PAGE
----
NEW DELHI - The Pakistan Cricket Board (PCB) may be hopeful of a full series against India in the UAE in December, but the proposed revival of ties has hit a roadblock even before getting off the ground. According to sources, the PCB and the Indian cricket board (BCCI) have differences over broadcast rights issues, in particular the PCB's series-by-series association with Ten Sports.

The BCCI's main point of contention is that the Essel group - whose arm Zee Telefilms owns Ten Sports - is allegedly involved in plans to promote an unofficial T20 league on the lines of the now-defunct Indian Cricket League (ICL). The BCCI, it is learnt, does not approve of the PCB-Ten Sports deal and is not keen on an India-Pakistan series being broadcast by a potential 'rival' group.

BCCI president Jagmohan Dalmiya, who had a meeting with PCB chairman Shaharyar Khan in Kolkata, did not divulge details but told TOI on Monday, "We are open to playing a series against Pakistan. But there are a few things which needed to be sorted out before the final scheduling is done."

Sources said the BCCI is hopeful government approval for the series will be given in time if the Ten Sports issue is sorted out. In the past, the BCCI even suspended pensions of those former cricketers who had been involved in the ICL. According to sources, the PCB is seeking the BCCI's help to resolve this issue of broadcast rights.

In 2013, BCCI president N Srinivasan was snubbed at an International Cricket Council (ICC) meeting after suggesting that member boards refrain from entering into any broadcast deal with Ten Sports. Following an objection by the West Indies Cricket Board (WICB), which has a broadcast deal with them, the ICC ruled that it was the right of any cricket board to choose its broadcaster.

PCB chairman Shaharyar Khan, in an interview in India, said they also wanted to accommodate an alternative to Ten Sports as the BCCI was not comfortable with them but there was no real competitor to them during the bidding process.

“We were keen that Indian broadcasters enter the fray to bid for the series. It’s a wrong conclusion that we were trying to help Ten Sports get the rights. In fact the reverse is true. We wanted Star or Sony or any other Indian company to engage in the bidding process. We were committed to having a fair and transparent bidding process. We tried to encourage your broadcasters to come and bid. Eventually, one of them did, but the bid was so short of the bid made by Ten Sports that there was no option but to give it to the latter. It wasn’t that we favoured them, it was only that their bid was much higher. We were under constant pressure from our anti-corruption people to ensure that the bidding process was fair and transparent. So, I was not going to risk a criminal charge by being non-transparent, for doing favours to people.”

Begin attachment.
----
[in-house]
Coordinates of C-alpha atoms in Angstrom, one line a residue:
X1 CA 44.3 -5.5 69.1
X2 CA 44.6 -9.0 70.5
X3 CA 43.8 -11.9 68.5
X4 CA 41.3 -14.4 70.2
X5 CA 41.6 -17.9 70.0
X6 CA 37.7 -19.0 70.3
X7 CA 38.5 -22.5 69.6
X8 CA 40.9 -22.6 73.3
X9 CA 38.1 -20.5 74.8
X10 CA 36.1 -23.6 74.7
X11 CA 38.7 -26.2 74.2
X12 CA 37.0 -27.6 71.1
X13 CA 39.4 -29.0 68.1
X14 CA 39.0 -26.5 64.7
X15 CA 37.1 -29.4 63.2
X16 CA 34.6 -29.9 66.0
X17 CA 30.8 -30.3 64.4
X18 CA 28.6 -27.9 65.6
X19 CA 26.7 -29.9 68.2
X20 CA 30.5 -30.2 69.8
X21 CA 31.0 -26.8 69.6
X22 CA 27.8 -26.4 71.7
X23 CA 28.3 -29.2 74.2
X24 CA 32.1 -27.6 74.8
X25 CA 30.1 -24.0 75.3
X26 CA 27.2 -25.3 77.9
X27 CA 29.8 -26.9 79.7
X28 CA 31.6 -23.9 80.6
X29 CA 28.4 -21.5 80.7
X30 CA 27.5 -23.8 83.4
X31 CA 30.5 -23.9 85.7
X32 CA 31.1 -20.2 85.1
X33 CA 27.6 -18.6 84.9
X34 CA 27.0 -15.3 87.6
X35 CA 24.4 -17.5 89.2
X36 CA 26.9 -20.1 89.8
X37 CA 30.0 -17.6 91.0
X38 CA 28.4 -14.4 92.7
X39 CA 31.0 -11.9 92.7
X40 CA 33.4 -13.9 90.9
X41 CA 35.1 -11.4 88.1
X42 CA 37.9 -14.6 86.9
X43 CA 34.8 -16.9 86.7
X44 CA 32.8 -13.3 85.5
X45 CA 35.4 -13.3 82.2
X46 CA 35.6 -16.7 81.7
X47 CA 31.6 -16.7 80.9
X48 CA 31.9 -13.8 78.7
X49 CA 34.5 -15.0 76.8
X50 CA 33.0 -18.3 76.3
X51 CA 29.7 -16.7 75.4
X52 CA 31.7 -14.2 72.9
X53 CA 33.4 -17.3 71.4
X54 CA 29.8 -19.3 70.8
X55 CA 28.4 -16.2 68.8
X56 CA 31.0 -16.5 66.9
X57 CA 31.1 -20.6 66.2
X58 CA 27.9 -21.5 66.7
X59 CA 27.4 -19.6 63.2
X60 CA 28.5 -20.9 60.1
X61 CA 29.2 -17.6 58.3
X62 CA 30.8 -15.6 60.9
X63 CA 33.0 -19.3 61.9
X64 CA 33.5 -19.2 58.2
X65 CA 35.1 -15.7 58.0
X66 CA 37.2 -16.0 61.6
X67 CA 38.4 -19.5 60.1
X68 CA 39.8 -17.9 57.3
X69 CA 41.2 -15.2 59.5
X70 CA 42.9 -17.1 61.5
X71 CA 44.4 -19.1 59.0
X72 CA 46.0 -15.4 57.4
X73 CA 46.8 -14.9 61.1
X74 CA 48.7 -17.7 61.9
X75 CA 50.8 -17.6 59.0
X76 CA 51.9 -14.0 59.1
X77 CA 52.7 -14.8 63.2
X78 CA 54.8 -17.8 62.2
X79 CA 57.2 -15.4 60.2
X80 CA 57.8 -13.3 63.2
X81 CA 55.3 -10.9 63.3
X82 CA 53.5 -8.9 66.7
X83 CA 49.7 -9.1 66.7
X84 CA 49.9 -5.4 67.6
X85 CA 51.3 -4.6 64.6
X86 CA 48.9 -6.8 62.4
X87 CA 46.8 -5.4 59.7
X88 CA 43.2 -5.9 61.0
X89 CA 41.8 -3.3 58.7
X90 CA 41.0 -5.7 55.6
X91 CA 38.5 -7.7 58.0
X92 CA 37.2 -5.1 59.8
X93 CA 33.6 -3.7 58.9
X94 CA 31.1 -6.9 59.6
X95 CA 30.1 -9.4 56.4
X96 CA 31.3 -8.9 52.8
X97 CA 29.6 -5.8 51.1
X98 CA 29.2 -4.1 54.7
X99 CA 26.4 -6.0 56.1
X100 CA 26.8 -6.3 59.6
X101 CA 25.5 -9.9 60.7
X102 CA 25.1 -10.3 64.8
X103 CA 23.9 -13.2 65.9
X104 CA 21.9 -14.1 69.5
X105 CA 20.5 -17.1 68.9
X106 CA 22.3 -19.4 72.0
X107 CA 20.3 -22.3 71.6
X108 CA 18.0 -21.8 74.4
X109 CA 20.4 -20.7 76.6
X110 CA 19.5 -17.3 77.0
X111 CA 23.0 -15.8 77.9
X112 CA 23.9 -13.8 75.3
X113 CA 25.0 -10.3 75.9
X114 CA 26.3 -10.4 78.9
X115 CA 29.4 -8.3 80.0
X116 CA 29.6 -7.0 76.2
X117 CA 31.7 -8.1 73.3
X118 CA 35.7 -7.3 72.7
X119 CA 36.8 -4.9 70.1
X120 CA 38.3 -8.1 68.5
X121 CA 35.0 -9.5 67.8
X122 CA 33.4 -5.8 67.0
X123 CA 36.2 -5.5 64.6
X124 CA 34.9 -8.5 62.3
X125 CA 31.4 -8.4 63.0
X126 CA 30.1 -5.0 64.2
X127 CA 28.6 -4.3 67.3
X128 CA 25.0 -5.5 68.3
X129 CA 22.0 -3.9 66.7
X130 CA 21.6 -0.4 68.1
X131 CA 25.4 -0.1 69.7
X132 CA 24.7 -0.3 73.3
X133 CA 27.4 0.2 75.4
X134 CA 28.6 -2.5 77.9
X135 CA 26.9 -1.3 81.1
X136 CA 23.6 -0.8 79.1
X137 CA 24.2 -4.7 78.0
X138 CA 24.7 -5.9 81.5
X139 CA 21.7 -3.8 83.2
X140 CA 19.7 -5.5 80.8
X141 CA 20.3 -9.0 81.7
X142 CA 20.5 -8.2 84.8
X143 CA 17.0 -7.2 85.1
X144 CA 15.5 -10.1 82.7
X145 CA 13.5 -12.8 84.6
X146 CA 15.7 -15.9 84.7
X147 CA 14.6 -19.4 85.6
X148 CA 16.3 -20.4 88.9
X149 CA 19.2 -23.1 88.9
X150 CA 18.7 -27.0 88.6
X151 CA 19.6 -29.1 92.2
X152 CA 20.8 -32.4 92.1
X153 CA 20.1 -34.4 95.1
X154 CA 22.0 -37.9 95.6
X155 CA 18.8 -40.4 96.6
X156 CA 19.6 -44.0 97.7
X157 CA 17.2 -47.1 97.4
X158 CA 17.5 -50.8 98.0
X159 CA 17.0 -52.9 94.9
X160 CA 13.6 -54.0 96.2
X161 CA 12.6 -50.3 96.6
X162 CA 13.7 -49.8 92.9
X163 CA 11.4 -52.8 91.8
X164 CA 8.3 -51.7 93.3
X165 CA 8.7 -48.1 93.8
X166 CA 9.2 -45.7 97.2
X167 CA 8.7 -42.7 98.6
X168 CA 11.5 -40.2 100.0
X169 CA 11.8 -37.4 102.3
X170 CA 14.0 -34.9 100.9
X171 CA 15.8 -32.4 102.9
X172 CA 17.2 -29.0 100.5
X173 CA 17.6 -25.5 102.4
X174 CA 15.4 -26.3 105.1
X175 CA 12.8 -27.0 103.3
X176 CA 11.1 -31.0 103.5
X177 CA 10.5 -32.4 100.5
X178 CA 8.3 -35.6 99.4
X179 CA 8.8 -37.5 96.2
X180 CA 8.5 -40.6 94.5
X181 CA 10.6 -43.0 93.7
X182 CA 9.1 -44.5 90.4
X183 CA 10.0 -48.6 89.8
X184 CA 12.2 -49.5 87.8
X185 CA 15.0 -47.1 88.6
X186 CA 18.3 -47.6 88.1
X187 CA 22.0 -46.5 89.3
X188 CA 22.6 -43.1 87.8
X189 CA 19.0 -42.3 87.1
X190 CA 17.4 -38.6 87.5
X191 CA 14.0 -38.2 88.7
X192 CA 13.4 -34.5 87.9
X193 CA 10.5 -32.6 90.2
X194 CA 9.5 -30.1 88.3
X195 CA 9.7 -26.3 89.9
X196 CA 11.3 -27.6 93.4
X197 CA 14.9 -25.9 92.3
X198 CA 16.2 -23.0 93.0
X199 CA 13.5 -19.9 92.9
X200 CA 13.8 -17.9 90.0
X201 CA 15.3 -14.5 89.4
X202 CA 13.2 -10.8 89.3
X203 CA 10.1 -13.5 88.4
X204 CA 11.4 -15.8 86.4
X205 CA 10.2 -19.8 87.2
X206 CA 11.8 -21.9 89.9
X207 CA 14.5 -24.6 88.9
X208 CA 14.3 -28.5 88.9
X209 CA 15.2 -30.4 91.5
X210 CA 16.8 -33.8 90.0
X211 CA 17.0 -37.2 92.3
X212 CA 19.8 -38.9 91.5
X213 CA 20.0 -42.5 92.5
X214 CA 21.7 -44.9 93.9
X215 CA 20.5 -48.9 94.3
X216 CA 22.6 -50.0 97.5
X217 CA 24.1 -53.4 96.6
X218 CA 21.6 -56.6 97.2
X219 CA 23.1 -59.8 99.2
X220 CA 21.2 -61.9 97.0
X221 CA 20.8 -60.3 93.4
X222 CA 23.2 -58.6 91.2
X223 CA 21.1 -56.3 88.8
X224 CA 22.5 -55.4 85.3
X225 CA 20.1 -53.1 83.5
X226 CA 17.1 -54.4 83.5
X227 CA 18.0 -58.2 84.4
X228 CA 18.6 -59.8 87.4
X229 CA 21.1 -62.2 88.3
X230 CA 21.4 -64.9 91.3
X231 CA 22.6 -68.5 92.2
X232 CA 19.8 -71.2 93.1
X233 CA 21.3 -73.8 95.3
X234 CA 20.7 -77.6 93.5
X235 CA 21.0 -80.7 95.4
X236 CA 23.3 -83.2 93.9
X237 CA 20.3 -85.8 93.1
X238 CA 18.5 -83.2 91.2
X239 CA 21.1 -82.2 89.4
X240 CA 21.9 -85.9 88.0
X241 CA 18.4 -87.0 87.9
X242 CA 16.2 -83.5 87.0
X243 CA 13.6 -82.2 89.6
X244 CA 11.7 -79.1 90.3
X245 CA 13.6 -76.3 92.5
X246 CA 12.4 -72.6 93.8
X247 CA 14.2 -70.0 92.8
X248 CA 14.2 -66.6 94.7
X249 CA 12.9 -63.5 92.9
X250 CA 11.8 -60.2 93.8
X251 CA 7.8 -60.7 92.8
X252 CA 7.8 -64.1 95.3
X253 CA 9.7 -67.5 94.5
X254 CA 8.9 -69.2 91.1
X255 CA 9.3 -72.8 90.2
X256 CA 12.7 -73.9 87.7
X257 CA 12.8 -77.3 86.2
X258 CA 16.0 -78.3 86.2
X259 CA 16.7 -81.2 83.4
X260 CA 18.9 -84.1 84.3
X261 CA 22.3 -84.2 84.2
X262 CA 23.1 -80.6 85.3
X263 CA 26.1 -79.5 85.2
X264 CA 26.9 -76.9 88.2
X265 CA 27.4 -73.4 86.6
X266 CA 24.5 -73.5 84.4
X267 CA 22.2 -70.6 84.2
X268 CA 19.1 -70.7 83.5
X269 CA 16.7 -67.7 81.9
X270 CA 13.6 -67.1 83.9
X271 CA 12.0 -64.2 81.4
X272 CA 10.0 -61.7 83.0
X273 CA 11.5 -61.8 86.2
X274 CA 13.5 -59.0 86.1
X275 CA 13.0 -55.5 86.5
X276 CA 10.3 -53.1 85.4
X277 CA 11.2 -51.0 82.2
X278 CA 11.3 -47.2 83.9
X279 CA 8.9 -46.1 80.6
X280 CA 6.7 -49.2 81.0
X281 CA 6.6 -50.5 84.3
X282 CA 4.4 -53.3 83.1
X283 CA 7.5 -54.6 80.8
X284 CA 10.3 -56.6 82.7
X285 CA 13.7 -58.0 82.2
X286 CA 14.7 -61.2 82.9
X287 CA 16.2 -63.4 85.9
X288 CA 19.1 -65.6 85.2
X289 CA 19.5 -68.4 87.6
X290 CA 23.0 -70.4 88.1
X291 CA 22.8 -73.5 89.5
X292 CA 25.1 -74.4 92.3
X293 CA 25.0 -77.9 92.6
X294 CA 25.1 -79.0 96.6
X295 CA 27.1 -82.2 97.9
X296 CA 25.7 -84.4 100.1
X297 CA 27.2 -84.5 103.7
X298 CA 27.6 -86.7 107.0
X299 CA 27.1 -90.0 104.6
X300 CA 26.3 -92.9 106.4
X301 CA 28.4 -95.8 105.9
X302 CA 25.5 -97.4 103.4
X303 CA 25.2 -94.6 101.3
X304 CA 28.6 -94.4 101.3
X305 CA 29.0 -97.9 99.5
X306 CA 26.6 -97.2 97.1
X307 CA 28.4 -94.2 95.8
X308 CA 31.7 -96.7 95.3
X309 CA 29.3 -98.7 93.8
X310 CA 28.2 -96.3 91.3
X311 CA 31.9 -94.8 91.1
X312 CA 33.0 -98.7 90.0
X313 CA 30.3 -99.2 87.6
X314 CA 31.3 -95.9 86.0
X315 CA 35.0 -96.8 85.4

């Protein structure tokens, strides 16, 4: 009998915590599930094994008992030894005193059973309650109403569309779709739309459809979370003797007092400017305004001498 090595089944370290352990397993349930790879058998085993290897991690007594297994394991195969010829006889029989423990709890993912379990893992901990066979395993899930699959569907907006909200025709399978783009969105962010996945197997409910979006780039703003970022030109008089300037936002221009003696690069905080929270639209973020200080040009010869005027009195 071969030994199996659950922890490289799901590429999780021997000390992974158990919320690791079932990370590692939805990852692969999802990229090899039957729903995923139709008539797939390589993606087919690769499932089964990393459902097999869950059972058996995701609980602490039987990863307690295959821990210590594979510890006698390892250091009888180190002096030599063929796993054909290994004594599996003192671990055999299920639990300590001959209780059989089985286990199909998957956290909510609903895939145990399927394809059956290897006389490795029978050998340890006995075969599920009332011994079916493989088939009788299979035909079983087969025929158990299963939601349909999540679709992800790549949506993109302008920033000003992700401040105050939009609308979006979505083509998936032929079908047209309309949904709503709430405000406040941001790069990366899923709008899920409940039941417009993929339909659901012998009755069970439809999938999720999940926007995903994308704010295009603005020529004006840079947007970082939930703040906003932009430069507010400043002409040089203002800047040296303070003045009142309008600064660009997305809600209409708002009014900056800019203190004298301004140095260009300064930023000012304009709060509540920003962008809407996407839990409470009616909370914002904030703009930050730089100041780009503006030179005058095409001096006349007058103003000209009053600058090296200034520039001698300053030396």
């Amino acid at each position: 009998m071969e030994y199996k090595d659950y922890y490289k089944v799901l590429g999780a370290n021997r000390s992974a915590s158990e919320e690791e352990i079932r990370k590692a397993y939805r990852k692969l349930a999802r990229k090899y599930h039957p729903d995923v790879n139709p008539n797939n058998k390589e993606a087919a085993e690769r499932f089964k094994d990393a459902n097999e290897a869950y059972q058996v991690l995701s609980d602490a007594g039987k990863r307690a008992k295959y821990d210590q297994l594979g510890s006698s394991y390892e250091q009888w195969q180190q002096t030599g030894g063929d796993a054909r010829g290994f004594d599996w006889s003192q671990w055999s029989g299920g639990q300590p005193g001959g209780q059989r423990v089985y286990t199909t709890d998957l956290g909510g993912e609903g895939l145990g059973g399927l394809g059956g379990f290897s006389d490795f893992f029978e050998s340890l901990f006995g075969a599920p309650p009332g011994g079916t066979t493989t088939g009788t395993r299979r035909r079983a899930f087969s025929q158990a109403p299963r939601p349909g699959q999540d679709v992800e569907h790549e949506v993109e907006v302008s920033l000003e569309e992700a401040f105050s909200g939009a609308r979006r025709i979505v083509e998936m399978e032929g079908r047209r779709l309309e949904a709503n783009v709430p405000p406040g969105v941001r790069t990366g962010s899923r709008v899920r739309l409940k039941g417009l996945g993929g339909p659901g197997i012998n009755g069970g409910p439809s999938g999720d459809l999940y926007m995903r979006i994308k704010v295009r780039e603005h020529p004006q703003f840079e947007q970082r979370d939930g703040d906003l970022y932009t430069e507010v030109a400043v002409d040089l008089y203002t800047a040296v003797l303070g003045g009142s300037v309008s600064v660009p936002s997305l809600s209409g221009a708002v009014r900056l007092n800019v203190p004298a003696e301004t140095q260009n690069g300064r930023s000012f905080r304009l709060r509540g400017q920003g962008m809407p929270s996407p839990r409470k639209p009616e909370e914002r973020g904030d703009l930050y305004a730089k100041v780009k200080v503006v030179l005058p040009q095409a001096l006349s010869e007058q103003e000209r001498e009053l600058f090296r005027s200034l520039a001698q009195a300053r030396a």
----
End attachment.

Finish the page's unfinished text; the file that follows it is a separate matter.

The PCb chief said they have said all along that if the BCCI has a problem with Ten Sports or the Essel Group, just let them know in writing but they were never told in writing, even though they asked for it. “You write to us and we will do what is necessary, because legally, our position is then established that BCCI is not willing to accept a particular broadcaster. So that makes it easier for us although we lose money on it.”

On Essel group’s intentions to stage a rival cricket league, the PCB chief said they were are opposed to any alternative league. “Although we do not feature in IPL, we are opposed to any other broadcaster arranging an alternative league as has been rumoured. We said, if you can’t write to us, let ICC write to us, let them examine if these people are actually trying to undermine IPL, and ICC. If ICC tell us that these people are not kosher, there it is, we can then take steps. But unless we get something in writing, we leave ourselves open to a lawsuit for breaking a contract. Our position is very transparent, very clear and if there’s something in writing, of course we’ll take action.”